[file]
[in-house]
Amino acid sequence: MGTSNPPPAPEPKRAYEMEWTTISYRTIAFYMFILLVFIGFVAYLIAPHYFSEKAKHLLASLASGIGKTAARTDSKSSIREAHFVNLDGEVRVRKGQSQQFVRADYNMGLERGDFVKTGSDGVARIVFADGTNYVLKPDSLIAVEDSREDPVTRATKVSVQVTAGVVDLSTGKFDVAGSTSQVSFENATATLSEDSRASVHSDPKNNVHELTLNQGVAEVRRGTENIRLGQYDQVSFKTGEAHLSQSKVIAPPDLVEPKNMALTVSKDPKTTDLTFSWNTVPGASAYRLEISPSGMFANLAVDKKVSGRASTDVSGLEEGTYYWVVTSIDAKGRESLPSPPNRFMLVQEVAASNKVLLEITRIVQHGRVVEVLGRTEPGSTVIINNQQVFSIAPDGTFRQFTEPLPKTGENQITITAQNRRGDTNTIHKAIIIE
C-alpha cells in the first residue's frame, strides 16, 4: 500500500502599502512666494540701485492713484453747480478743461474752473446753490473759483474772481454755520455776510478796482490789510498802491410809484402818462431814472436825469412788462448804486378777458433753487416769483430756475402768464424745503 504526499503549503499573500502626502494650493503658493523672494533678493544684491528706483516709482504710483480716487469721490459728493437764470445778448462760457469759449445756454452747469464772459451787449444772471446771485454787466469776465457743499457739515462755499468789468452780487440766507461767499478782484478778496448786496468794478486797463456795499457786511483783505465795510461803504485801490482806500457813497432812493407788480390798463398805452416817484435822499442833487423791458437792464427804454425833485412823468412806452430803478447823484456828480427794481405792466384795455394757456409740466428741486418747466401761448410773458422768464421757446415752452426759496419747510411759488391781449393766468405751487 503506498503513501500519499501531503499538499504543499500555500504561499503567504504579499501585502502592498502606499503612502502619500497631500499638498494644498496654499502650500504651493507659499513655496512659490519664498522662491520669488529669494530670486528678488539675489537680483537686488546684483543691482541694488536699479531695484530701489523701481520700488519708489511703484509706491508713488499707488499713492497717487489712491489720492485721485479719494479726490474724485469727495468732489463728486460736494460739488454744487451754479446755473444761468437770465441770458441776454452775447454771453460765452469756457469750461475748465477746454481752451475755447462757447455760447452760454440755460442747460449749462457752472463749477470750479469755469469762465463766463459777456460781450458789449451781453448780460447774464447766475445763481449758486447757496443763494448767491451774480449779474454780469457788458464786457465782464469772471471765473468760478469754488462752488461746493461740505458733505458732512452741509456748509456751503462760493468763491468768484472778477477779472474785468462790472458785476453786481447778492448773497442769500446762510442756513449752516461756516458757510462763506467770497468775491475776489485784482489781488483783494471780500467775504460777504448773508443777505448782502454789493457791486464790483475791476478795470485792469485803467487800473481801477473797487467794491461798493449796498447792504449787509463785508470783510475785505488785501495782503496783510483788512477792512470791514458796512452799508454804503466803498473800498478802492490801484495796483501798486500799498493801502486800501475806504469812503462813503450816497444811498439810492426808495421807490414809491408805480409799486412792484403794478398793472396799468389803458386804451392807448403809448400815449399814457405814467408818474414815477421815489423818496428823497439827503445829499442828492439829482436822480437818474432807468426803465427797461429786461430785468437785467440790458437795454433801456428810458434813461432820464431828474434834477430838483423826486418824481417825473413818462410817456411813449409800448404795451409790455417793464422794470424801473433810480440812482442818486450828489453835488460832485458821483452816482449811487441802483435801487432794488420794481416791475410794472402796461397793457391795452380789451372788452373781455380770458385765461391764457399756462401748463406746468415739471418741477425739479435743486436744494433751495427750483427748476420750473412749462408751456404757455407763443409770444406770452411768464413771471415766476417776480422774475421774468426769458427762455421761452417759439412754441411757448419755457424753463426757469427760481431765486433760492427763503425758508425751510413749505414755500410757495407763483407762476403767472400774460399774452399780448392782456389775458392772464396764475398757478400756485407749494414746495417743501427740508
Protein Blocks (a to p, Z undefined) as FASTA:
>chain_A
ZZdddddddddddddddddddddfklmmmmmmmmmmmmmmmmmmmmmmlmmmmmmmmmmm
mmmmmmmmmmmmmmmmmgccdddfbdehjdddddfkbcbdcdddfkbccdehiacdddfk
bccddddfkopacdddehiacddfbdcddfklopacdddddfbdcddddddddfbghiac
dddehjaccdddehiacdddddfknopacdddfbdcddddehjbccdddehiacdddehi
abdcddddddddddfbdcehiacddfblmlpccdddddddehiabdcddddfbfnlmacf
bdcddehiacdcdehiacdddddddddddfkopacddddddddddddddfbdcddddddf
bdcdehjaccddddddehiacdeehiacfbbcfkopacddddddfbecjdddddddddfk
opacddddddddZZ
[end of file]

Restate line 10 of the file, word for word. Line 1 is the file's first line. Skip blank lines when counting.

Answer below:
abdcddddddddddfbdcehiacddfblmlpccdddddddehiabdcddddfbfnlmacf